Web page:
Rise in teenage money mules prompts warnings

Criminals are recruiting a rising number of teenagers to act as money mules to help them launder the proceeds of crime, the BBC has reported.

According to data from fraud prevention body Cifas, the number of cases of 14 to 18-year-olds who have allowed their bank accounts to be used to divert funds has grown by 73% in two years. Banks are using the data to alert parents to the risks their children face.

Teenagers are being recruited to the illegal activity via social media, while sports clubs, schools and colleges are also key recruiting grounds for criminals who want to move money through accounts to make it look less suspicious to banks. The youngsters are given a cut for allowing their account to be used.

Most money mules are young men, and are frequently threatened with violence if they try to quit by the criminals who recruited them.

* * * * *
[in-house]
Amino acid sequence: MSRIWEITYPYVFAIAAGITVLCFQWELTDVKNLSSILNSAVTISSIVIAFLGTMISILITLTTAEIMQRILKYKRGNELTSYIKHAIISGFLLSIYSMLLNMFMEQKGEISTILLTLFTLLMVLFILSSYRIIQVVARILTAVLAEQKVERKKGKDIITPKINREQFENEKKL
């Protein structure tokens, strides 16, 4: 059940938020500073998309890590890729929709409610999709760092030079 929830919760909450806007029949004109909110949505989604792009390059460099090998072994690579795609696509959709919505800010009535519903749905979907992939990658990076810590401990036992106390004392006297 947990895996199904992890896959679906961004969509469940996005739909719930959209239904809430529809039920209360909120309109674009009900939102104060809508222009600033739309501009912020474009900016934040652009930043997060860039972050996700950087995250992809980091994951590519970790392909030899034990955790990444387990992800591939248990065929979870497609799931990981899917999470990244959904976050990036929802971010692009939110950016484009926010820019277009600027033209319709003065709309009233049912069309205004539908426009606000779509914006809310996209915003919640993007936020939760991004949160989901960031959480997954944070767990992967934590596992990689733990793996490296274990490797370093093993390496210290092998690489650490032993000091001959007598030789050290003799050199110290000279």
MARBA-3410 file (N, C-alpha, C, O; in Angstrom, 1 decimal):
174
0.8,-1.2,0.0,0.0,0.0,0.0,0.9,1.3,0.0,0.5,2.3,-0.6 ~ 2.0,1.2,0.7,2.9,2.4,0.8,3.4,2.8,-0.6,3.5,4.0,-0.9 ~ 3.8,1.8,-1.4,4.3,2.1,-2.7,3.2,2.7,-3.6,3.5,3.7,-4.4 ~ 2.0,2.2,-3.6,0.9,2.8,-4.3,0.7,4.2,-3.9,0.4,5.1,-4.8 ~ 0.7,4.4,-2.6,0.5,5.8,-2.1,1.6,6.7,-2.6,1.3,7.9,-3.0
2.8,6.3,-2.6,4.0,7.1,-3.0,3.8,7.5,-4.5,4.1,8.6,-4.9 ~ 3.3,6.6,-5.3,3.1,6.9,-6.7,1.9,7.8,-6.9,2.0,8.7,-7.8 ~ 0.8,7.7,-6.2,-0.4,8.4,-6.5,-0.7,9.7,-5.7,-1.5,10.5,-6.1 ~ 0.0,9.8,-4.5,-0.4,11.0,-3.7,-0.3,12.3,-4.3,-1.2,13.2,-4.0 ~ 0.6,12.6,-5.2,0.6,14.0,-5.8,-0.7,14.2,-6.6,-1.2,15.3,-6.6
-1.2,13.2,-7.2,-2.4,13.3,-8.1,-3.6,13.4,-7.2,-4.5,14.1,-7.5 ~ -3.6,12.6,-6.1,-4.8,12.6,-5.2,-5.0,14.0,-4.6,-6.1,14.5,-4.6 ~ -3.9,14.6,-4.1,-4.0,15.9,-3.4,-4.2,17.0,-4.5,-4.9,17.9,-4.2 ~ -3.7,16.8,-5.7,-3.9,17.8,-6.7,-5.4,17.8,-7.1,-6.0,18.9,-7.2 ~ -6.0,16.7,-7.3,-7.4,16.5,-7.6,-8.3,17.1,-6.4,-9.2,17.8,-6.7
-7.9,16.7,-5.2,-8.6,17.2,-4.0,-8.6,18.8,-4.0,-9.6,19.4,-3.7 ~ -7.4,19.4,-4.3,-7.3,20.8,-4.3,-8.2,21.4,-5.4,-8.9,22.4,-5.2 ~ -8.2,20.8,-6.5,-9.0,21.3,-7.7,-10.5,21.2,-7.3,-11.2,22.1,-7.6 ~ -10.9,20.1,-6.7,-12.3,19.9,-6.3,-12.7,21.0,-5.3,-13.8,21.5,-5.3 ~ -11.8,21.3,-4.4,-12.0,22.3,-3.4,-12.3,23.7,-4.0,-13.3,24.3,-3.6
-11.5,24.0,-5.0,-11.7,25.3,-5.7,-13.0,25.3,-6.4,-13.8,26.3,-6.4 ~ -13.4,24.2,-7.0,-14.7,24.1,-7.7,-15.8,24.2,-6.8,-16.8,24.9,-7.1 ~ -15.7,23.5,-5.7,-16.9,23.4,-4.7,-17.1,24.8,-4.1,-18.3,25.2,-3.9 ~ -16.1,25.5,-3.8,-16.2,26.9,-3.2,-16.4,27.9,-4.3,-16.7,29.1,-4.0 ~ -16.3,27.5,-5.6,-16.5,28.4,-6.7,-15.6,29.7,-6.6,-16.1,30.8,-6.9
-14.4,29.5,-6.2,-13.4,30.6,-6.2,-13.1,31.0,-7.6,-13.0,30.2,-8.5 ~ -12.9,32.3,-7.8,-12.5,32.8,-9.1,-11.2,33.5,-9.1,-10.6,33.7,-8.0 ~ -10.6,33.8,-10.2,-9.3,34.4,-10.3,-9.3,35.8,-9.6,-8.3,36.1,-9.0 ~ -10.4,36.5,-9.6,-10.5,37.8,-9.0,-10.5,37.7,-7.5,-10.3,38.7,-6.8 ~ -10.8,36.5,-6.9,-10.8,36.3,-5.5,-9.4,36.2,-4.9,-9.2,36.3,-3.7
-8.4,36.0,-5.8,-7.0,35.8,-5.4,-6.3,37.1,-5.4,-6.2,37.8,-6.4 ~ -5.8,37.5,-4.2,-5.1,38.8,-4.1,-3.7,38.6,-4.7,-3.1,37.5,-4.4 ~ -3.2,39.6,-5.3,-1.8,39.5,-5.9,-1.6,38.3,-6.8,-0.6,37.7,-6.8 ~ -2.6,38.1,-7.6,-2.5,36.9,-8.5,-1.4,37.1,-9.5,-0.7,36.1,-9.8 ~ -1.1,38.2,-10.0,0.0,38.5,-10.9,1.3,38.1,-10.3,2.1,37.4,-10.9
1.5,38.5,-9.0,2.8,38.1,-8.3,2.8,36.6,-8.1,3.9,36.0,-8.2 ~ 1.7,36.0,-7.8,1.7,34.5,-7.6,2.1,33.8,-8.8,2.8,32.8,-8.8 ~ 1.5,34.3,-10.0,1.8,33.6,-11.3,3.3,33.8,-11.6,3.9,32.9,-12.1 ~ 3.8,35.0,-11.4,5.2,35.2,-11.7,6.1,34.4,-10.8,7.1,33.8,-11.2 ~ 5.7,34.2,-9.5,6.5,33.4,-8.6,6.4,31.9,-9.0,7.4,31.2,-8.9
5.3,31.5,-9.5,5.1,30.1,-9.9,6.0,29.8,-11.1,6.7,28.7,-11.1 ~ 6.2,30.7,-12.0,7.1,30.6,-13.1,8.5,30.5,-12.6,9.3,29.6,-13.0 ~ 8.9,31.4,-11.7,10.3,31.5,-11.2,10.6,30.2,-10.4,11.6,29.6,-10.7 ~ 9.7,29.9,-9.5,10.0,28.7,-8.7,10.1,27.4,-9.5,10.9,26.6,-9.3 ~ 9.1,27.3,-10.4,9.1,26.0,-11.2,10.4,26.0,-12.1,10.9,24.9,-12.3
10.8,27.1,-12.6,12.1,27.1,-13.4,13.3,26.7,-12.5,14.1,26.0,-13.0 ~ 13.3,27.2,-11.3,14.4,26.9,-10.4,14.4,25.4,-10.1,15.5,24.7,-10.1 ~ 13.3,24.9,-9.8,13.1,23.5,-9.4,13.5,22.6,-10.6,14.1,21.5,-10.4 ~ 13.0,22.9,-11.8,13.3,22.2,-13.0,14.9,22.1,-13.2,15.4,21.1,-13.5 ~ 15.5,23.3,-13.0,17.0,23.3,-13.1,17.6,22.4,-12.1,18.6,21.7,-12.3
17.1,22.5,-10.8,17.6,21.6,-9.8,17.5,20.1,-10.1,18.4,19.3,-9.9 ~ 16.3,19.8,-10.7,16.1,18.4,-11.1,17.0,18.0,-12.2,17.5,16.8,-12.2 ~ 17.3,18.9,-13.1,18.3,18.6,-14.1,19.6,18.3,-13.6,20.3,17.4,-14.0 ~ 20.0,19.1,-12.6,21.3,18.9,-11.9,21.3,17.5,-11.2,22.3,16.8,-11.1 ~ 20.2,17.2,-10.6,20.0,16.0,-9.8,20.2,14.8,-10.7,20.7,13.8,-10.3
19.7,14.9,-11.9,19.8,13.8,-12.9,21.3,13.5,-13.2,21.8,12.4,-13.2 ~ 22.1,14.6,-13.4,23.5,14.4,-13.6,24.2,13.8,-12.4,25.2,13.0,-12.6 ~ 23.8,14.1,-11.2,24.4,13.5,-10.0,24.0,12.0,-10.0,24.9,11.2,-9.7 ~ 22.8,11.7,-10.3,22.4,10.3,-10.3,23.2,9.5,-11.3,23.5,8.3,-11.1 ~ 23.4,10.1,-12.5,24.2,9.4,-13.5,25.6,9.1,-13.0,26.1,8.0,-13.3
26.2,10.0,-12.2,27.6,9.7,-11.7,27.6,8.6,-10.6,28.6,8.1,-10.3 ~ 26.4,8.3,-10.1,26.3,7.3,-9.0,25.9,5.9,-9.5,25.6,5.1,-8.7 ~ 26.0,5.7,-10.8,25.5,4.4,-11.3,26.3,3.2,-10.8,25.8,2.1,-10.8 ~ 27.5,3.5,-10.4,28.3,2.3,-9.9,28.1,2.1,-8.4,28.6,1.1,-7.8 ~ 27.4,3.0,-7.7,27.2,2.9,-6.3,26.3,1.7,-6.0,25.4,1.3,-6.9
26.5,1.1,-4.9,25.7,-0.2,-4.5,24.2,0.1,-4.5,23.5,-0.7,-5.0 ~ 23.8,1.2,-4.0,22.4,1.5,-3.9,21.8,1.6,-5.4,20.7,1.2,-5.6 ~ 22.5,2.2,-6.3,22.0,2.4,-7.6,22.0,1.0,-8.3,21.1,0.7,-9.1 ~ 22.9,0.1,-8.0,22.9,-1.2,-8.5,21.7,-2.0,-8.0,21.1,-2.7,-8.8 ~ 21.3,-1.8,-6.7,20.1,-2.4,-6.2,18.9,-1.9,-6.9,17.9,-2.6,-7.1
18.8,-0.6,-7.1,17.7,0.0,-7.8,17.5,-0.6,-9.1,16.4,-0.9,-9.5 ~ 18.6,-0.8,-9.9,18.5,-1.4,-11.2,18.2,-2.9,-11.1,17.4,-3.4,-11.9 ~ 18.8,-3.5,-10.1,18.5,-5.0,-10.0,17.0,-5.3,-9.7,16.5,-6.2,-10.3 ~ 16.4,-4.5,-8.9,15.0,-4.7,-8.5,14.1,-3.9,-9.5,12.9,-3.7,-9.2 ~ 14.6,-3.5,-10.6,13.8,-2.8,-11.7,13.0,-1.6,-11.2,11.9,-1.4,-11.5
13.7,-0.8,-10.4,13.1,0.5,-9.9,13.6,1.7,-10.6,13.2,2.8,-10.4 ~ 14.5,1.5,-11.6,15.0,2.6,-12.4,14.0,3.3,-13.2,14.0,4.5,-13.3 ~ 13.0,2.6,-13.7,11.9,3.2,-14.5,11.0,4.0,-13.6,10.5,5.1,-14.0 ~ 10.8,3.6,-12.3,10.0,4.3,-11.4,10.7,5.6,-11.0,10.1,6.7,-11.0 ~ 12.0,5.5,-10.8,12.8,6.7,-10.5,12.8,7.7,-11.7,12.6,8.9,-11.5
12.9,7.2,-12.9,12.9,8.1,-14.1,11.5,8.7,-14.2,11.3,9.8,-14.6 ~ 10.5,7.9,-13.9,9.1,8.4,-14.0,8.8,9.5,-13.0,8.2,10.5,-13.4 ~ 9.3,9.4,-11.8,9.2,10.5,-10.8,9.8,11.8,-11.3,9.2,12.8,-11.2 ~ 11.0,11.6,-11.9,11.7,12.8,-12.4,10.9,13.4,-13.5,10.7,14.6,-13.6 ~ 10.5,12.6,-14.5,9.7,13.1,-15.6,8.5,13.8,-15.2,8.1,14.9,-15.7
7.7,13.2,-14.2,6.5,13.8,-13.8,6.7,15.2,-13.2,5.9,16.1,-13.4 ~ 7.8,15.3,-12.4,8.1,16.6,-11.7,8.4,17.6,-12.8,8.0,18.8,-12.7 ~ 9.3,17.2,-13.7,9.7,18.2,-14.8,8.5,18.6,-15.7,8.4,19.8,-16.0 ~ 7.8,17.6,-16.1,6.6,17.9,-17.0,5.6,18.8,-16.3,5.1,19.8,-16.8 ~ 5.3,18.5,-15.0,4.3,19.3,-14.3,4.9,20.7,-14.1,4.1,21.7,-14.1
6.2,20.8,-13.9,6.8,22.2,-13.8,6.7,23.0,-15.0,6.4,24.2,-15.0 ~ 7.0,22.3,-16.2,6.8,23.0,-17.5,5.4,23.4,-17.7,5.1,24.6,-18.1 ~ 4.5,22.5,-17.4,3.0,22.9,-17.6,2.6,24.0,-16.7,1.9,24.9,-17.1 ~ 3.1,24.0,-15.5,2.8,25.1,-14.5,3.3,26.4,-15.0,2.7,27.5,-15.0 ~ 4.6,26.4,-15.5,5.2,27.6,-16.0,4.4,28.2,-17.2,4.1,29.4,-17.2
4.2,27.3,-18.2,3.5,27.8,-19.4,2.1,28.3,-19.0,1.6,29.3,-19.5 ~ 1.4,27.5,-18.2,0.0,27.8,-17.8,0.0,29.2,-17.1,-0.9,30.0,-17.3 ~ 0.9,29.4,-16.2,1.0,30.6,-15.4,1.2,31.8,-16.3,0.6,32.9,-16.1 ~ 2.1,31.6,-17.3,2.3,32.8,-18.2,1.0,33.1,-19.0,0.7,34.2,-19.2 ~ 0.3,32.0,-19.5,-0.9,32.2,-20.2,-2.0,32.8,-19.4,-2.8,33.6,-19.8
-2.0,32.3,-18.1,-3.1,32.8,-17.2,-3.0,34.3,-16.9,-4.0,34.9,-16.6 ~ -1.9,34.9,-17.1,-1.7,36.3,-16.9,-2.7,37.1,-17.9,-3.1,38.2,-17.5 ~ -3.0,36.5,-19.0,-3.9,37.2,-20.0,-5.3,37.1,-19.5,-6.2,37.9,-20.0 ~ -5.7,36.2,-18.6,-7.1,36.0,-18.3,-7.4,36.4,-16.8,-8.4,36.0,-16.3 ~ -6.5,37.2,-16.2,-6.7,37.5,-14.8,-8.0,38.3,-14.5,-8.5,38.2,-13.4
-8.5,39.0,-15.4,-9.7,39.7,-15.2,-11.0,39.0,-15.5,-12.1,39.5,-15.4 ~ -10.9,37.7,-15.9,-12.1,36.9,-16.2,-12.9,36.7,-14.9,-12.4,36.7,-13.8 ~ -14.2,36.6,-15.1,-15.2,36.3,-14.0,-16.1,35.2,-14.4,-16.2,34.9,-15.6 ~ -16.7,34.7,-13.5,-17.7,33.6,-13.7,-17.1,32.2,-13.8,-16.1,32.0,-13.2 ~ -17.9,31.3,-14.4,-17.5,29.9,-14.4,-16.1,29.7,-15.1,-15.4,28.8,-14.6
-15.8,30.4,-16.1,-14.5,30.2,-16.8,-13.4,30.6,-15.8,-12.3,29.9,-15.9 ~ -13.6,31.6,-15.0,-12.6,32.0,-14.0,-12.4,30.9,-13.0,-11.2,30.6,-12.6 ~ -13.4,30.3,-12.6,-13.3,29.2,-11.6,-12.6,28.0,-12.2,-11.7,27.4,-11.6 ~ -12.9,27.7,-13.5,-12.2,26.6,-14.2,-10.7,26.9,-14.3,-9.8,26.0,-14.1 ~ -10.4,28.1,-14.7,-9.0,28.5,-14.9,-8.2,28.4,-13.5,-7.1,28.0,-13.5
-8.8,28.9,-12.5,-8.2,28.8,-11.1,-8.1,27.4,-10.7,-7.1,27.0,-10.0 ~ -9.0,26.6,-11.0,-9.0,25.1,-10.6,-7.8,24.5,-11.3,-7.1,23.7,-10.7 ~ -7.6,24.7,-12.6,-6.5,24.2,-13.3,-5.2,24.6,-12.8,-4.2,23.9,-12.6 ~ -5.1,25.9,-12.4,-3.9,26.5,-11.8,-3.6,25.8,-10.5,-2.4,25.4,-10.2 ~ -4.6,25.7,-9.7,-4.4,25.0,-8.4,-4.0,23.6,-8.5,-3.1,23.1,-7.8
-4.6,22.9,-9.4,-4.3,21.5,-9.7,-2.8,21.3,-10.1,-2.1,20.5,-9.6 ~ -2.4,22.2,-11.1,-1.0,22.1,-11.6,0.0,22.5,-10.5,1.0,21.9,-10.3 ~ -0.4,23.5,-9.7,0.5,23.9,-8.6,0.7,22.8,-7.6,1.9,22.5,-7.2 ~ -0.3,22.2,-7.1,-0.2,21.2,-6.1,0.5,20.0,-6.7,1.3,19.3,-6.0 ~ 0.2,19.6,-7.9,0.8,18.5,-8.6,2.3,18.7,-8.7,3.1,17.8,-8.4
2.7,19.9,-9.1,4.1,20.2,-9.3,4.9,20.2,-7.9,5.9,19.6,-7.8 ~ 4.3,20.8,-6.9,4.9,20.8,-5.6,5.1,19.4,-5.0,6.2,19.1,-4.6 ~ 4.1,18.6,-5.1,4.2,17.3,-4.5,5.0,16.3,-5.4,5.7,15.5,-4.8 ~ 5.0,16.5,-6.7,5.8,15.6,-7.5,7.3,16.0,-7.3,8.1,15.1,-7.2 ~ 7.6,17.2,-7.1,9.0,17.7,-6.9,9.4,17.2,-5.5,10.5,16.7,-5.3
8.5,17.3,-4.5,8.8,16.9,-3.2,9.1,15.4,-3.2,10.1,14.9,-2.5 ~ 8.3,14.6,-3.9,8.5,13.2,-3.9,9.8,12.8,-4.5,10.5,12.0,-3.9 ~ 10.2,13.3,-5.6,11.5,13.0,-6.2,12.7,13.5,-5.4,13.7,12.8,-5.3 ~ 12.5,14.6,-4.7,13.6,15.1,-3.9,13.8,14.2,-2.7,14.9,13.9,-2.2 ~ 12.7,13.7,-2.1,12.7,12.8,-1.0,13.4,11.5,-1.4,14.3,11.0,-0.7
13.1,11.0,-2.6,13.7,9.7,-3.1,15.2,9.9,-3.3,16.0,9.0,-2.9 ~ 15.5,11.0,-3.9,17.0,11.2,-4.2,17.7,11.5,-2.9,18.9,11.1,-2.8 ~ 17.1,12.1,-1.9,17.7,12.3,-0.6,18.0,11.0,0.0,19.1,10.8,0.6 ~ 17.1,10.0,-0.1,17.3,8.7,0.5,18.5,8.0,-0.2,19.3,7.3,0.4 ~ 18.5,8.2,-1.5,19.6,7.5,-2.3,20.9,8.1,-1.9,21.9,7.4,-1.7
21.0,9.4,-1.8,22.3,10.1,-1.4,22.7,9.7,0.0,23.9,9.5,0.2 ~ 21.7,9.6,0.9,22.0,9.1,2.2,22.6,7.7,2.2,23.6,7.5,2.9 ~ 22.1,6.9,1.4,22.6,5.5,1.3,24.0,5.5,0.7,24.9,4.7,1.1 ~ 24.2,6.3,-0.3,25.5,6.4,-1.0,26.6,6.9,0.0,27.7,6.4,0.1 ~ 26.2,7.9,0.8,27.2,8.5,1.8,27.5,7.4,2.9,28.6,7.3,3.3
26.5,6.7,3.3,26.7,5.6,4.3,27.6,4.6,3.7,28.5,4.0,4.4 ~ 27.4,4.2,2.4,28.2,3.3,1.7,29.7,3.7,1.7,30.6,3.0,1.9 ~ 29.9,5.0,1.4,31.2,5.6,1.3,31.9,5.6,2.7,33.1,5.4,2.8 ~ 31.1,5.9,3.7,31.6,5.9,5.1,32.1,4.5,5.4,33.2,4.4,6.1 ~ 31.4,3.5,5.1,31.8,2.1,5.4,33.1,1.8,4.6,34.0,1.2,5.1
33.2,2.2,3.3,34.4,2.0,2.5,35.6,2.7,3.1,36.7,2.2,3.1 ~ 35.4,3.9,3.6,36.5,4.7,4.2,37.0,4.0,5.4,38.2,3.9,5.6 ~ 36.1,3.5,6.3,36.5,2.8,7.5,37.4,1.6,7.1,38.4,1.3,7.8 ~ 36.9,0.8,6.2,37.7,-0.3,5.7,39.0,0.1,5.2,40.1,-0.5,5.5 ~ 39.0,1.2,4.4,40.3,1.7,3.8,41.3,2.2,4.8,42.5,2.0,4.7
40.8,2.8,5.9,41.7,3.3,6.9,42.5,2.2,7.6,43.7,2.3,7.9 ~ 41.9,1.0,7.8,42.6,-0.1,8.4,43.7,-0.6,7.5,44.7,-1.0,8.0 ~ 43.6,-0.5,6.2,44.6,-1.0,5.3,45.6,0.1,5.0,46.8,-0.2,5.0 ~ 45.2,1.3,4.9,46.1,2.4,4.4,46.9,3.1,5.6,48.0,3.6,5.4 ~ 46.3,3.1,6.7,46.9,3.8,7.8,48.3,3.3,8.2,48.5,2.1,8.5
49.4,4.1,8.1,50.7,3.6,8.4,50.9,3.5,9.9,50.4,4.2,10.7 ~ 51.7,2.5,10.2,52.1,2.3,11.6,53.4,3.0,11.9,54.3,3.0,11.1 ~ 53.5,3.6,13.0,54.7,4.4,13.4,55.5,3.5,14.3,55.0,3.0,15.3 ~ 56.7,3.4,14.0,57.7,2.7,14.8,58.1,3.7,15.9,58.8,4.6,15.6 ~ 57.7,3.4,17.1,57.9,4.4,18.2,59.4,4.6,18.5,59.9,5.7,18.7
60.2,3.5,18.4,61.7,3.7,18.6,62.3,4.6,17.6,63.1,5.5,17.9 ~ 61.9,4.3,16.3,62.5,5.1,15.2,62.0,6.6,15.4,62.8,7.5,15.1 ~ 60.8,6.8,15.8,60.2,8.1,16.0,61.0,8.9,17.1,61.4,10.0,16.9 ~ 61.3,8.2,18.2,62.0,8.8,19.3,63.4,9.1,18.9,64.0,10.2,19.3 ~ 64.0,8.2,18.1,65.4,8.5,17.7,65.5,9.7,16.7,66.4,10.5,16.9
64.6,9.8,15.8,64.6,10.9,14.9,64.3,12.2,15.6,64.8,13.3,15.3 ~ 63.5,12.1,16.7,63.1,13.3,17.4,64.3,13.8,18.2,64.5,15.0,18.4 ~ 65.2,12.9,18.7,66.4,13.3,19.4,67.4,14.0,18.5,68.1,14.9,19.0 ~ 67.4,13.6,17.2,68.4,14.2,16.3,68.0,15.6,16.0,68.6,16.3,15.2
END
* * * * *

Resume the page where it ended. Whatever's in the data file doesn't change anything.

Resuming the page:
If they are caught they could face prison, as well as future difficulties with their finances, such as having their bank account closed and finding it difficult to apply for credit.

Teenagers can open their first current account in their teenage years. Cifas’ figures show that money mule cases last year among 14 to 18-year-olds rose by 20% on the previous year, and by 73% over two years, to 5,819.

Cifas chief executive of Mike Haley said: “The increasing use of social media means that young people have never been more vulnerable to becoming victims of fraud.

“Many youngsters are unaware of the devastating consequences that fraud can have on their future opportunities, and so teachers, parents and carers can play an important role here by ensuring young people have the necessary knowledge and skills to prevent them from unwittingly falling victim to fraud, or even become perpetrators themselves.”

Banking trade body UK Finance is behind a new awareness campaign encouraging parents and guardians to look out for danger signs.

They include telling youngsters to keep bank details safe, telling them to be cautious of unsolicited offers of easy money, and looking out for signs of their child suddenly having extra cash, or becoming secretive, withdrawn or stressed.


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